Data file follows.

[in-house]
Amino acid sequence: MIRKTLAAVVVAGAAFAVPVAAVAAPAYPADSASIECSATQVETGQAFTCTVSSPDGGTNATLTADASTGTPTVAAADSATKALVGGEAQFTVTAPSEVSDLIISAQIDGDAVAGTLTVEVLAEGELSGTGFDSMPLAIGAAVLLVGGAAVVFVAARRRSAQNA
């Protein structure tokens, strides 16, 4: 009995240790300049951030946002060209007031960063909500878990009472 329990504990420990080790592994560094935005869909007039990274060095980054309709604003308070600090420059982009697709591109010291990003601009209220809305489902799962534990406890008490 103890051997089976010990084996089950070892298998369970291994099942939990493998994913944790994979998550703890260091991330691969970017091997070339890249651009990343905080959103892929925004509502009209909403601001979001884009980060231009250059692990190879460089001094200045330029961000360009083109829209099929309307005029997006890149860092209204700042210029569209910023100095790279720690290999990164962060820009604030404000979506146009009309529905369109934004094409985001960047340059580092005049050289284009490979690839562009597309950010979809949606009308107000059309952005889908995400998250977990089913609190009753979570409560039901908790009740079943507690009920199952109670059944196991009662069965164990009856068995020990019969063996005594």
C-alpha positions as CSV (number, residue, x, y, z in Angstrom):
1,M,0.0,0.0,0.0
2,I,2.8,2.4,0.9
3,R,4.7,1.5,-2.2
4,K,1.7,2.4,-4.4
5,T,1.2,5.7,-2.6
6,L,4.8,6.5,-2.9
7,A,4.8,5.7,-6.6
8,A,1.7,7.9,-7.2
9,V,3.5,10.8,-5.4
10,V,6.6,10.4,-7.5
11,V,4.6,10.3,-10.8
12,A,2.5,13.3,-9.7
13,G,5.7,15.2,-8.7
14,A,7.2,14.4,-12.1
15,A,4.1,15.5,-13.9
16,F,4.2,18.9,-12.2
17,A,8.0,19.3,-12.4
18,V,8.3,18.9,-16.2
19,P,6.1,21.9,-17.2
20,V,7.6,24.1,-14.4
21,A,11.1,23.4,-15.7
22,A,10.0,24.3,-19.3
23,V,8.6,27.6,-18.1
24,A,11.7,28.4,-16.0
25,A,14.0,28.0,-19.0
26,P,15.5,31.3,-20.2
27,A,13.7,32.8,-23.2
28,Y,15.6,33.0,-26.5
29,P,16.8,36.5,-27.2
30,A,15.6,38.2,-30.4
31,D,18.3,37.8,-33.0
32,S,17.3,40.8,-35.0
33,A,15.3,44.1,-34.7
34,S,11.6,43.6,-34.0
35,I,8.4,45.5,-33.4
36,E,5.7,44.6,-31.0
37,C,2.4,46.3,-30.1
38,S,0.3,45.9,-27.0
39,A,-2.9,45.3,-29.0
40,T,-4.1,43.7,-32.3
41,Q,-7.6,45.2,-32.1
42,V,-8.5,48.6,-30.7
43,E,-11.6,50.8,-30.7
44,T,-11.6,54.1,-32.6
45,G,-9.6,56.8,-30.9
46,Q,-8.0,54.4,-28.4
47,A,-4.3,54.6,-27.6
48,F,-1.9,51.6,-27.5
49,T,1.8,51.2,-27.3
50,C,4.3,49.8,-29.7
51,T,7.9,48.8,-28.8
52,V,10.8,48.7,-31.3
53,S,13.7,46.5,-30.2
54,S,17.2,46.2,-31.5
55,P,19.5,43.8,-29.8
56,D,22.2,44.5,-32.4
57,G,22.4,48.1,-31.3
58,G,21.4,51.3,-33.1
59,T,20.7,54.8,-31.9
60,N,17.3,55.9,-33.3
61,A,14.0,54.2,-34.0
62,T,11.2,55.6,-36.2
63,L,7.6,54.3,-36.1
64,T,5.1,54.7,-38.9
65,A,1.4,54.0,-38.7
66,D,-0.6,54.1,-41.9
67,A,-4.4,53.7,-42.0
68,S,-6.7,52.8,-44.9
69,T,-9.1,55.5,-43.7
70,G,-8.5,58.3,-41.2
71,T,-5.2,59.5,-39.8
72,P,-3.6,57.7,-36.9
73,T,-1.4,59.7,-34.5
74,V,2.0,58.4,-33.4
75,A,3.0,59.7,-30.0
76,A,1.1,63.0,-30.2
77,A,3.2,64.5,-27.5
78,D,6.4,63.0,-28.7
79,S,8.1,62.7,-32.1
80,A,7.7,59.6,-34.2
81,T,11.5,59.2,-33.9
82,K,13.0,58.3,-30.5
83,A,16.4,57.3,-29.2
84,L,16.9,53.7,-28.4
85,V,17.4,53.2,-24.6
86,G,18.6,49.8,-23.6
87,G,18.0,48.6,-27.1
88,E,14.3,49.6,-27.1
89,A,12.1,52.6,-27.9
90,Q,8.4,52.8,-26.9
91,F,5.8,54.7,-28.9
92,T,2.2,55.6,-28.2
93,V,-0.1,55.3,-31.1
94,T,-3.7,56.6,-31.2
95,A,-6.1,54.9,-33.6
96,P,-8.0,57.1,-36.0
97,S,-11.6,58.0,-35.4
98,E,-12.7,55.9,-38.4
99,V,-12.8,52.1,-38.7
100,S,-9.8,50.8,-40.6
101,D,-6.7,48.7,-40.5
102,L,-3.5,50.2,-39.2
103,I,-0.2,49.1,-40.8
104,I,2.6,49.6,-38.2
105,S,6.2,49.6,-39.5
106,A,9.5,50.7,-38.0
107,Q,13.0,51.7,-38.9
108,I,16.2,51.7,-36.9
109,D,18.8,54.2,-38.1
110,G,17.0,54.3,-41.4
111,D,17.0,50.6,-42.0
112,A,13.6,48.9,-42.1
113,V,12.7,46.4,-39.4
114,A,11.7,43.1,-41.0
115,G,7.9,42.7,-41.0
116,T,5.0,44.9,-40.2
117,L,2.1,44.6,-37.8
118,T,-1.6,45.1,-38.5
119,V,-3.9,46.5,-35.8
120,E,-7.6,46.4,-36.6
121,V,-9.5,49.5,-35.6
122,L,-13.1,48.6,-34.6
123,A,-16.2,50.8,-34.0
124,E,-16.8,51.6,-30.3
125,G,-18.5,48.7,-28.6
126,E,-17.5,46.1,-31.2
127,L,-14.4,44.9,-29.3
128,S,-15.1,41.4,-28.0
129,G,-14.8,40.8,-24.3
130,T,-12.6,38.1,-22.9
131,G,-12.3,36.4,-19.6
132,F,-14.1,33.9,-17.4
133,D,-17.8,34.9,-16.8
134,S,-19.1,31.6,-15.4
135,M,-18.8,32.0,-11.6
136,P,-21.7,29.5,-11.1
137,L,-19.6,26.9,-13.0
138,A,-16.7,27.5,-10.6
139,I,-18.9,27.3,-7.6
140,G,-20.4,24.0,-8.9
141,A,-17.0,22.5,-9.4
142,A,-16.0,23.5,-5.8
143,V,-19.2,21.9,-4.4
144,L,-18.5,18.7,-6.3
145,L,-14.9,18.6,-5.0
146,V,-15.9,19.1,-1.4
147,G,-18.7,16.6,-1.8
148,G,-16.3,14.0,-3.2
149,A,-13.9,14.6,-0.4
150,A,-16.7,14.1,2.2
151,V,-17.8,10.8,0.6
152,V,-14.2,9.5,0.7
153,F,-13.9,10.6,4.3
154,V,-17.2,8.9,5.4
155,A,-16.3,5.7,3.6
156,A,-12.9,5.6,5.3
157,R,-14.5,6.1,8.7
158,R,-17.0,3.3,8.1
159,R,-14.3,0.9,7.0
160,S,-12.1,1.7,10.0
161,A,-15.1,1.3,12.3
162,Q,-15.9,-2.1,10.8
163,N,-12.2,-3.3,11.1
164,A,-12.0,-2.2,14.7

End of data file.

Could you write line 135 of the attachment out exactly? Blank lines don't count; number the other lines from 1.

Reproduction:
131,G,-12.3,36.4,-19.6